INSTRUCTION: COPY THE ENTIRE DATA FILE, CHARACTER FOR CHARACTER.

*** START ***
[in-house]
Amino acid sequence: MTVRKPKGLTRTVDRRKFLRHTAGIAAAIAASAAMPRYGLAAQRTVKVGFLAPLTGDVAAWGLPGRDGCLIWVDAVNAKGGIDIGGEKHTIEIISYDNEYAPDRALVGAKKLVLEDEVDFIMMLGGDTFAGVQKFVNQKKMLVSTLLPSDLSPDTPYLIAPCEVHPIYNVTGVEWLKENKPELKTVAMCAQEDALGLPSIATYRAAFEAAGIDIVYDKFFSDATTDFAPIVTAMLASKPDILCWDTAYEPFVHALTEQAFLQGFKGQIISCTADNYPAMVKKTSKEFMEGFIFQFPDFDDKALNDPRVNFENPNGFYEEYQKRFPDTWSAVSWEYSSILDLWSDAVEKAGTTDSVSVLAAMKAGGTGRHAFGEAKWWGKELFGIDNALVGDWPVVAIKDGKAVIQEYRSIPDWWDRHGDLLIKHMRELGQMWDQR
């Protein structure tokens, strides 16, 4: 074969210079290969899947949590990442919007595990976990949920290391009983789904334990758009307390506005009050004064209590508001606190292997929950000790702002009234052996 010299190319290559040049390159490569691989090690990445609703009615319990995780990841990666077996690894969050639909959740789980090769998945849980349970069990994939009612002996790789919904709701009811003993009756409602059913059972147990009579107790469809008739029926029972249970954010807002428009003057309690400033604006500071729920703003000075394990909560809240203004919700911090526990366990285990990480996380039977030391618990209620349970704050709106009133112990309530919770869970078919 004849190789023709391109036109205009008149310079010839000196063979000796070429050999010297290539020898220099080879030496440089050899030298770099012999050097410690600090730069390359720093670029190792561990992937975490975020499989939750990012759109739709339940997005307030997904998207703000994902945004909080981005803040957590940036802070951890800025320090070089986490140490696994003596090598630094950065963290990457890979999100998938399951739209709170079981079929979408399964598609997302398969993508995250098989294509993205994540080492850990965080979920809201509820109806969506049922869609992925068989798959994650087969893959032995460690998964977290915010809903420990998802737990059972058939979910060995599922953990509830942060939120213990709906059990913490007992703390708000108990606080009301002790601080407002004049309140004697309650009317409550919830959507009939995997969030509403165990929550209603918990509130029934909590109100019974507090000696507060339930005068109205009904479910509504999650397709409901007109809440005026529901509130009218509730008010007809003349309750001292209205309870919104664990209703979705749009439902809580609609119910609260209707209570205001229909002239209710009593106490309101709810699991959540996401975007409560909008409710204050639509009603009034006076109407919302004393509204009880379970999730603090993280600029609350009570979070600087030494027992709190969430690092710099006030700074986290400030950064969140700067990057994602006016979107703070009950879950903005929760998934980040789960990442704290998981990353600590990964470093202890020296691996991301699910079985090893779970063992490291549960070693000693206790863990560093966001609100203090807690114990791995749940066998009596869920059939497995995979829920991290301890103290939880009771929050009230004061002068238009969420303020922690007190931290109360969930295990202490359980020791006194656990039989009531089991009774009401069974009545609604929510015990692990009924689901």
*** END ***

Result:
[in-house]
Amino acid sequence: MTVRKPKGLTRTVDRRKFLRHTAGIAAAIAASAAMPRYGLAAQRTVKVGFLAPLTGDVAAWGLPGRDGCLIWVDAVNAKGGIDIGGEKHTIEIISYDNEYAPDRALVGAKKLVLEDEVDFIMMLGGDTFAGVQKFVNQKKMLVSTLLPSDLSPDTPYLIAPCEVHPIYNVTGVEWLKENKPELKTVAMCAQEDALGLPSIATYRAAFEAAGIDIVYDKFFSDATTDFAPIVTAMLASKPDILCWDTAYEPFVHALTEQAFLQGFKGQIISCTADNYPAMVKKTSKEFMEGFIFQFPDFDDKALNDPRVNFENPNGFYEEYQKRFPDTWSAVSWEYSSILDLWSDAVEKAGTTDSVSVLAAMKAGGTGRHAFGEAKWWGKELFGIDNALVGDWPVVAIKDGKAVIQEYRSIPDWWDRHGDLLIKHMRELGQMWDQR
């Protein structure tokens, strides 16, 4: 074969210079290969899947949590990442919007595990976990949920290391009983789904334990758009307390506005009050004064209590508001606190292997929950000790702002009234052996 010299190319290559040049390159490569691989090690990445609703009615319990995780990841990666077996690894969050639909959740789980090769998945849980349970069990994939009612002996790789919904709701009811003993009756409602059913059972147990009579107790469809008739029926029972249970954010807002428009003057309690400033604006500071729920703003000075394990909560809240203004919700911090526990366990285990990480996380039977030391618990209620349970704050709106009133112990309530919770869970078919 004849190789023709391109036109205009008149310079010839000196063979000796070429050999010297290539020898220099080879030496440089050899030298770099012999050097410690600090730069390359720093670029190792561990992937975490975020499989939750990012759109739709339940997005307030997904998207703000994902945004909080981005803040957590940036802070951890800025320090070089986490140490696994003596090598630094950065963290990457890979999100998938399951739209709170079981079929979408399964598609997302398969993508995250098989294509993205994540080492850990965080979920809201509820109806969506049922869609992925068989798959994650087969893959032995460690998964977290915010809903420990998802737990059972058939979910060995599922953990509830942060939120213990709906059990913490007992703390708000108990606080009301002790601080407002004049309140004697309650009317409550919830959507009939995997969030509403165990929550209603918990509130029934909590109100019974507090000696507060339930005068109205009904479910509504999650397709409901007109809440005026529901509130009218509730008010007809003349309750001292209205309870919104664990209703979705749009439902809580609609119910609260209707209570205001229909002239209710009593106490309101709810699991959540996401975007409560909008409710204050639509009603009034006076109407919302004393509204009880379970999730603090993280600029609350009570979070600087030494027992709190969430690092710099006030700074986290400030950064969140700067990057994602006016979107703070009950879950903005929760998934980040789960990442704290998981990353600590990964470093202890020296691996991301699910079985090893779970063992490291549960070693000693206790863990560093966001609100203090807690114990791995749940066998009596869920059939497995995979829920991290301890103290939880009771929050009230004061002068238009969420303020922690007190931290109360969930295990202490359980020791006194656990039989009531089991009774009401069974009545609604929510015990692990009924689901």